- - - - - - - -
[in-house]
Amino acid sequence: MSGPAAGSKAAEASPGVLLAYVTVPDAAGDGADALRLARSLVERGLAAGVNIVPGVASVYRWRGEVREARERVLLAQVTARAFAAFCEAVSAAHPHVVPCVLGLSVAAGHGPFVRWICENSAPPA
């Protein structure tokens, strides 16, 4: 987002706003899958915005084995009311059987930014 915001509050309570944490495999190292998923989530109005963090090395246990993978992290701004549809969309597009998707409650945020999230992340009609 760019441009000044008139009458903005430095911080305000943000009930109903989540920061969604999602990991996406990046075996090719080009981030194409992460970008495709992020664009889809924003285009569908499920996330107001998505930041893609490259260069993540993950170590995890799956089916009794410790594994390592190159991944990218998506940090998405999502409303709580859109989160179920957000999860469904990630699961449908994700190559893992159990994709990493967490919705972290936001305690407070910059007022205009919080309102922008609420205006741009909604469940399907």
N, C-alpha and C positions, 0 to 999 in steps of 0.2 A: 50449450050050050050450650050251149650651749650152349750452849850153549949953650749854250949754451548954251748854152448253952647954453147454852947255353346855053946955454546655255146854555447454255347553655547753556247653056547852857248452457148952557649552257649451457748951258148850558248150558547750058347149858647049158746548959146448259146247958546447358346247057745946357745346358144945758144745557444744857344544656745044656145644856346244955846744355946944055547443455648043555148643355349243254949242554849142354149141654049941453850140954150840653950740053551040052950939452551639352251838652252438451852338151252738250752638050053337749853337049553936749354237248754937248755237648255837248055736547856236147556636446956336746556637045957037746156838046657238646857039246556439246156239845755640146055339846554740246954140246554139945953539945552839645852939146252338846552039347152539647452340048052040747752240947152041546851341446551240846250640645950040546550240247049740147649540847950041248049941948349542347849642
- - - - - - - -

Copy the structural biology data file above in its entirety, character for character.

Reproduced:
[in-house]
Amino acid sequence: MSGPAAGSKAAEASPGVLLAYVTVPDAAGDGADALRLARSLVERGLAAGVNIVPGVASVYRWRGEVREARERVLLAQVTARAFAAFCEAVSAAHPHVVPCVLGLSVAAGHGPFVRWICENSAPPA
């Protein structure tokens, strides 16, 4: 987002706003899958915005084995009311059987930014 915001509050309570944490495999190292998923989530109005963090090395246990993978992290701004549809969309597009998707409650945020999230992340009609 760019441009000044008139009458903005430095911080305000943000009930109903989540920061969604999602990991996406990046075996090719080009981030194409992460970008495709992020664009889809924003285009569908499920996330107001998505930041893609490259260069993540993950170590995890799956089916009794410790594994390592190159991944990218998506940090998405999502409303709580859109989160179920957000999860469904990630699961449908994700190559893992159990994709990493967490919705972290936001305690407070910059007022205009919080309102922008609420205006741009909604469940399907």
N, C-alpha and C positions, 0 to 999 in steps of 0.2 A: 50449450050050050050450650050251149650651749650152349750452849850153549949953650749854250949754451548954251748854152448253952647954453147454852947255353346855053946955454546655255146854555447454255347553655547753556247653056547852857248452457148952557649552257649451457748951258148850558248150558547750058347149858647049158746548959146448259146247958546447358346247057745946357745346358144945758144745557444744857344544656745044656145644856346244955846744355946944055547443455648043555148643355349243254949242554849142354149141654049941453850140954150840653950740053551040052950939452551639352251838652252438451852338151252738250752638050053337749853337049553936749354237248754937248755237648255837248055736547856236147556636446956336746556637045957037746156838046657238646857039246556439246156239845755640146055339846554740246954140246554139945953539945552839645852939146252338846552039347152539647452340048052040747752240947152041546851341446551240846250640645950040546550240247049740147649540847950041248049941948349542347849642